For years, women in Europe have been paying less for car insurance than their male counterparts.

Statistically, the claims that women make on their insurance are significantly less expensive, hence the lower rates. However, December 2012 brings a European ban on assessing rates based on gender, which is set to bring up the cost of insurance for women by 11 percent.

The Globe and Mail reports that the U.K's biggest motor insurer, Royal Bank of Scotland, is testing black box technology that allows them to monitor the driving styles of their customers, from which suitable insurance premiums can be decided.

Insurance companies are worried that the increase in premiums for all women will put many off driving, resulting in lower revenue.

Basing premiums on a case-by-case, individual basis is clearly a fairer way of operating, but there's a worryingly Orwellian side to black box technology that may also put many customers off.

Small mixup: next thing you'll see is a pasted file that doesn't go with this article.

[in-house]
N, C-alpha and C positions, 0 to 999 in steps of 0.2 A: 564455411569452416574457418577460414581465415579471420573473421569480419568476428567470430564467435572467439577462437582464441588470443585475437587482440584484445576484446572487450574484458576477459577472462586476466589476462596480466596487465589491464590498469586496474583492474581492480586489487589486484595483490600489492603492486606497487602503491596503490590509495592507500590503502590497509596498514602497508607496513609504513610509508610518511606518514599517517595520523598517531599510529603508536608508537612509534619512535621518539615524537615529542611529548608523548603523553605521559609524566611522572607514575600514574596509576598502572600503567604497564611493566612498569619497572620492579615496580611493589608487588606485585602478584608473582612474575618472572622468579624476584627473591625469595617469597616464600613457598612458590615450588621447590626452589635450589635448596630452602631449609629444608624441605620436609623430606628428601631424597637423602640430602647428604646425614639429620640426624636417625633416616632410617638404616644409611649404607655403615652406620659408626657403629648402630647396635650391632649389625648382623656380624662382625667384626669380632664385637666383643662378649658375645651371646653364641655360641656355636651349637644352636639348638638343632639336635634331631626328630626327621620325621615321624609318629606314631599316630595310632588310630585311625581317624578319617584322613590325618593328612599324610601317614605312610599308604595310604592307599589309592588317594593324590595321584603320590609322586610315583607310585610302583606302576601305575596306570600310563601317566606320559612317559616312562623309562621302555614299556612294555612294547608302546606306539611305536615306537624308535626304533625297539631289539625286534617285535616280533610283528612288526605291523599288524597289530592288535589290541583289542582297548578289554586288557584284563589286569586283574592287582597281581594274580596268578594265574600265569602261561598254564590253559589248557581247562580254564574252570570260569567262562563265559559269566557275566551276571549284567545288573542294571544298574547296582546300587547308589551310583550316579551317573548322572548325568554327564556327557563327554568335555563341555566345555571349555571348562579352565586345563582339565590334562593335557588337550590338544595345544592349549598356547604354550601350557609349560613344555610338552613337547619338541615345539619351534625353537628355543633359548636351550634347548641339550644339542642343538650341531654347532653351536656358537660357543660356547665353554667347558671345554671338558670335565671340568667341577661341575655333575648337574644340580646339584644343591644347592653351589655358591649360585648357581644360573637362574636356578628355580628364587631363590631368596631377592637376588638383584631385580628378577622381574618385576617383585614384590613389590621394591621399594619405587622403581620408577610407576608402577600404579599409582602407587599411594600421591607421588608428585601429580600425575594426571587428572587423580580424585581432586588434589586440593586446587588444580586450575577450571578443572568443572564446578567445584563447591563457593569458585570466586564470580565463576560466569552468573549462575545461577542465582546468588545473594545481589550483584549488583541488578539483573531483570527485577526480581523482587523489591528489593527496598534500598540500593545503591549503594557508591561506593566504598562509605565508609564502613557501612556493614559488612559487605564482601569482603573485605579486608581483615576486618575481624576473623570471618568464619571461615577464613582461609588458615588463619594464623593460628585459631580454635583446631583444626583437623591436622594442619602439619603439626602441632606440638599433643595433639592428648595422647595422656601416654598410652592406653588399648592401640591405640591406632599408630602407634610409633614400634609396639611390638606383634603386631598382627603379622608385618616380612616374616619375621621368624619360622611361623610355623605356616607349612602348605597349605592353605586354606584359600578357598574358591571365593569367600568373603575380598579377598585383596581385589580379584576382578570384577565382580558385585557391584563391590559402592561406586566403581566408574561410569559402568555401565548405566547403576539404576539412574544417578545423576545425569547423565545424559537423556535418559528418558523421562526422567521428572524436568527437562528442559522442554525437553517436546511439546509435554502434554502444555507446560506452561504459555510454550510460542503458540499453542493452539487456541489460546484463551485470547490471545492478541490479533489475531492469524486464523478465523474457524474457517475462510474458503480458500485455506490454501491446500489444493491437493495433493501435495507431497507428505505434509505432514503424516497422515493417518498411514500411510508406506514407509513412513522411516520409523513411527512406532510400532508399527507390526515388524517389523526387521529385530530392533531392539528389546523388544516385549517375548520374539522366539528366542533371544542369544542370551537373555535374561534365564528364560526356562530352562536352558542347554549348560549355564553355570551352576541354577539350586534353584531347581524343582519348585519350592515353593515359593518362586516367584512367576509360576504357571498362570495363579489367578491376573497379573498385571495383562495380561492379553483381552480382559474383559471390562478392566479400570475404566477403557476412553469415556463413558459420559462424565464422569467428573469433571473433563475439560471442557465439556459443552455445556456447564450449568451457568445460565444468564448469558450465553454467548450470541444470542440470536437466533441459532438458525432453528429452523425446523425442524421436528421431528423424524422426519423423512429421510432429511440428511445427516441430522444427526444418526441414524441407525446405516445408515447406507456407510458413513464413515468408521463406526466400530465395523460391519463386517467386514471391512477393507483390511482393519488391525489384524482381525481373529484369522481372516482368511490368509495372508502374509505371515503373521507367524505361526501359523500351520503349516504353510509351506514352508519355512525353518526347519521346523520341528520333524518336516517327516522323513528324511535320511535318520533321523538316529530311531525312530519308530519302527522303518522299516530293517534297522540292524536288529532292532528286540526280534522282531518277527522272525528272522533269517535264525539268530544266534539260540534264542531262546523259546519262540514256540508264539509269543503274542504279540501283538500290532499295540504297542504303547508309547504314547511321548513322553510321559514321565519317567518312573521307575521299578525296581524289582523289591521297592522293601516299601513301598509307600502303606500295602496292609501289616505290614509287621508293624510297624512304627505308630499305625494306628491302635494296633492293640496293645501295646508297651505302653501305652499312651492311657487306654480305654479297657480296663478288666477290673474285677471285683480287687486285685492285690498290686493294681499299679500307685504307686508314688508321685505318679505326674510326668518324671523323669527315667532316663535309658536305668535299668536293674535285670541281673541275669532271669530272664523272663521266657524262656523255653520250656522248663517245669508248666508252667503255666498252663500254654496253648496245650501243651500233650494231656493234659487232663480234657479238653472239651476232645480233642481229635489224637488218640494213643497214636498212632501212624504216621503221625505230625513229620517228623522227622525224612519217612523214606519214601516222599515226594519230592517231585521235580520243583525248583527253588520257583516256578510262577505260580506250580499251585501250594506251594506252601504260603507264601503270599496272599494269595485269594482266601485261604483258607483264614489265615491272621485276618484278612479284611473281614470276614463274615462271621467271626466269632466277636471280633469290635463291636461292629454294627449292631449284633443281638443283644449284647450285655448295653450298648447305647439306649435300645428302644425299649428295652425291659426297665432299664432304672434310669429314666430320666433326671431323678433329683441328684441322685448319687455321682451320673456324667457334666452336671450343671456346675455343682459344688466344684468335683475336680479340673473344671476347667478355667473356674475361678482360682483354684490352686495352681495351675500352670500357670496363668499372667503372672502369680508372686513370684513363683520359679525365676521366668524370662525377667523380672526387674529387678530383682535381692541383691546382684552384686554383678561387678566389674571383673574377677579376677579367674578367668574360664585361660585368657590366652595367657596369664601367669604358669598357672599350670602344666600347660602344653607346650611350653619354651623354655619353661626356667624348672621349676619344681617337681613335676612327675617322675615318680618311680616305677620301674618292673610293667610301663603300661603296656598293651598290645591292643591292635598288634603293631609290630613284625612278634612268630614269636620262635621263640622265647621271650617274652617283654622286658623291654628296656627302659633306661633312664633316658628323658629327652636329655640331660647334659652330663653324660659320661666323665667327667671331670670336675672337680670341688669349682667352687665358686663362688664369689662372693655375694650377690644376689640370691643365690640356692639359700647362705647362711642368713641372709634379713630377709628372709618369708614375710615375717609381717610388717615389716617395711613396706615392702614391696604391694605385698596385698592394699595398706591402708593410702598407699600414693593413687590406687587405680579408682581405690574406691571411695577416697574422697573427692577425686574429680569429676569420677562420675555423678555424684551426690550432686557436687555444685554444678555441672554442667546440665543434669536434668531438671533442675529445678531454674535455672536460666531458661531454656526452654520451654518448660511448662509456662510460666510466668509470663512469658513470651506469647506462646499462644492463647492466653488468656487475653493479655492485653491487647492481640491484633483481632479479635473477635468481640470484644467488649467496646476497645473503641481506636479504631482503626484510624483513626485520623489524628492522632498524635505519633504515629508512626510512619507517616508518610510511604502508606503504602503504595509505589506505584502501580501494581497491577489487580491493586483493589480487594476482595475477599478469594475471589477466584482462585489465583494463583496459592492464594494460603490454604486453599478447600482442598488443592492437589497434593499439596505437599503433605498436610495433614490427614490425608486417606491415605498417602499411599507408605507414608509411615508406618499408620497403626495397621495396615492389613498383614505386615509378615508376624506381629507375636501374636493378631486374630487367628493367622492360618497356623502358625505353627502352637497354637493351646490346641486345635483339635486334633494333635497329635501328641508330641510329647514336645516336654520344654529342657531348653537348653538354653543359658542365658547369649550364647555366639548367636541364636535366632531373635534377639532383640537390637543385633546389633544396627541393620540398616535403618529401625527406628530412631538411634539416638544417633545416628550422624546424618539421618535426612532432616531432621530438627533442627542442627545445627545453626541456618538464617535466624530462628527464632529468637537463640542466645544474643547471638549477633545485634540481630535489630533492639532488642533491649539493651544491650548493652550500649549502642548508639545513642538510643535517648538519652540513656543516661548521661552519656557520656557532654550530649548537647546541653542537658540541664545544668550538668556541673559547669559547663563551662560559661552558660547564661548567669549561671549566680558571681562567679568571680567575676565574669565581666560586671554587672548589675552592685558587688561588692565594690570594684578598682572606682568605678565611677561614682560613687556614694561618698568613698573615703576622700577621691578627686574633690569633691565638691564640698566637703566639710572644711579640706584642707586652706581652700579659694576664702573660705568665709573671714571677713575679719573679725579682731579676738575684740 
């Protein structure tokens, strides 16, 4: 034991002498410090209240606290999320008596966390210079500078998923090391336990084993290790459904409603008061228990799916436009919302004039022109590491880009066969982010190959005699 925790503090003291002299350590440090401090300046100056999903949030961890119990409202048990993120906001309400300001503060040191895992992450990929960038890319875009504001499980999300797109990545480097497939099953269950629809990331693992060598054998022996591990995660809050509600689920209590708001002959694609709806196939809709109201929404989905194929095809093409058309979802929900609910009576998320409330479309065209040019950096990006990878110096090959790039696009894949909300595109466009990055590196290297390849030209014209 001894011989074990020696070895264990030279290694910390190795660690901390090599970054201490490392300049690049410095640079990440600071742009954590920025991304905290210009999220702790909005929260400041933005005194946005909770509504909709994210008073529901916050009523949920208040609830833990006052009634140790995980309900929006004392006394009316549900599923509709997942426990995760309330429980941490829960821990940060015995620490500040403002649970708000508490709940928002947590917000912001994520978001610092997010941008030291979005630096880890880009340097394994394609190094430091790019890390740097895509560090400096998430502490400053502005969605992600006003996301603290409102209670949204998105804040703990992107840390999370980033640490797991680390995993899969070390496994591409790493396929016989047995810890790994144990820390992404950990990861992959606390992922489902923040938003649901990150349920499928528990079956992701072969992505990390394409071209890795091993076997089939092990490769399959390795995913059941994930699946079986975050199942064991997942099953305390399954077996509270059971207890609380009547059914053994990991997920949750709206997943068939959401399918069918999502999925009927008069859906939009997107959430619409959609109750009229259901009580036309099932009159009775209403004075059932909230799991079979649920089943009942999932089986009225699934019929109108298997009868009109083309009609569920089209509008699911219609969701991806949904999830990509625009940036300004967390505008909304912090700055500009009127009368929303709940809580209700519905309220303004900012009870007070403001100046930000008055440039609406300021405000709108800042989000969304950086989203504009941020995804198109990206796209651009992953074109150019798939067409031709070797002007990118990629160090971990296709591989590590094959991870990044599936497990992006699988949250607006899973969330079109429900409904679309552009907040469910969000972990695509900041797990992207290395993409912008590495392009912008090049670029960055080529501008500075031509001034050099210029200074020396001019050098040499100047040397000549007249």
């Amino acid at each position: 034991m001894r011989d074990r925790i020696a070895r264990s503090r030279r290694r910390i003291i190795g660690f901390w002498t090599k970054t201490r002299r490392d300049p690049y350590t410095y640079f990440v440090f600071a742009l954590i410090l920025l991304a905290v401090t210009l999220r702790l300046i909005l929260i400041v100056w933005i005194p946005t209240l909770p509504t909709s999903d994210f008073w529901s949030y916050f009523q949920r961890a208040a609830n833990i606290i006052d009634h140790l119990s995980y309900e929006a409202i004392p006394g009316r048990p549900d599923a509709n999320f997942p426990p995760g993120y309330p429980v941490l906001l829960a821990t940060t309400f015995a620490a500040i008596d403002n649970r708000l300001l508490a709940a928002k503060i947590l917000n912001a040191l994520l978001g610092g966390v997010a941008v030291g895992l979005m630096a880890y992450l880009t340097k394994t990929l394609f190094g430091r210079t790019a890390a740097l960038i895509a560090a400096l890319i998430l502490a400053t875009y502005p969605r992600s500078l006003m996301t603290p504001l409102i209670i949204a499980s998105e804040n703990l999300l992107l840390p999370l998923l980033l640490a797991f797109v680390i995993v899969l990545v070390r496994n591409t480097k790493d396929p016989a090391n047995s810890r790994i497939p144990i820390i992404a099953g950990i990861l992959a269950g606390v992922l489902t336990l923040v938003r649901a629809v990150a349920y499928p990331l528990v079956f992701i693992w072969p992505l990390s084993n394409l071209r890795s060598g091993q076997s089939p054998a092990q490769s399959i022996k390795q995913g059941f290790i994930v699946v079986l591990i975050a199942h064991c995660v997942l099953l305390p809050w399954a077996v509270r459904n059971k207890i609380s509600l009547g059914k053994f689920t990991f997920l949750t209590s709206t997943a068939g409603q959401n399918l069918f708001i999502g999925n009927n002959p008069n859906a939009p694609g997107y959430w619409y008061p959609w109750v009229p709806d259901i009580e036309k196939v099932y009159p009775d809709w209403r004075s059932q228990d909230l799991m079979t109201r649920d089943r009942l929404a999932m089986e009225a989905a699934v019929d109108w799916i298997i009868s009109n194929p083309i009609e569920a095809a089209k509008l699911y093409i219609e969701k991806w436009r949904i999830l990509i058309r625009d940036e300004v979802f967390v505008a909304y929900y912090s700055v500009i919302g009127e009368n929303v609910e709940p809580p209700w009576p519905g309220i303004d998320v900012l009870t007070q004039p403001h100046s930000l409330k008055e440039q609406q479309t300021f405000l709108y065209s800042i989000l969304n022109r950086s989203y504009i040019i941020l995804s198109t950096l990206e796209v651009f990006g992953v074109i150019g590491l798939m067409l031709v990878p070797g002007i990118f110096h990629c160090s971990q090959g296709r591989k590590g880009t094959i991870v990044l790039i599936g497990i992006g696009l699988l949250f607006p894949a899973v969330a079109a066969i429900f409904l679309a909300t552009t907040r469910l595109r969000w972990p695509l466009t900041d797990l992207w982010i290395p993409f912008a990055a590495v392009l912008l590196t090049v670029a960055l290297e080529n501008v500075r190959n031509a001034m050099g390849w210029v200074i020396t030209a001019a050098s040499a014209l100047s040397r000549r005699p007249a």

Black boxes would measure all sorts of parameters, such as speed, acceleration, steering, journey length and journey times, using each to form a better picture on how an individual drives.

This sounds a bit grim for driving enthusiasts - while there's no excuse for excessive speed, black boxes still can't take into account a driver's individual ability to assess risk or react to incidents. This could potentially make even the skilled driver's premium higher than that of a driver who might be a constant liability but have been lucky enough to avoid trouble in the past.

Of course, at this stage any such policy would be purely down to the individual's discretion, so any driver not wishing to be monitored would be free to choose their insurance from a different provider.

The British insurance industry hopes the technology will encourage drivers to drive more safely (or more slowly, which isn't always the same thing) in order to benefit from lower premiums.

Britain's two biggest insurers are currently researching the technology, which is now cheaper and easier to install than ever. The results from a trial run by Aviva, the U.K's second largest insurer, were positive - claims dropped by a third, and premiums by just over a quarter.

Similar technology, including "nanny cams", is already available in the U.S, mainly focused on reducing risk for younger drivers.

If the scheme works well in Europe it could become more widespread. While it remains an optional scheme it's clearly a good idea and less discriminatory than gender-based insurance, but it might not be so popular if black boxes became compulsory...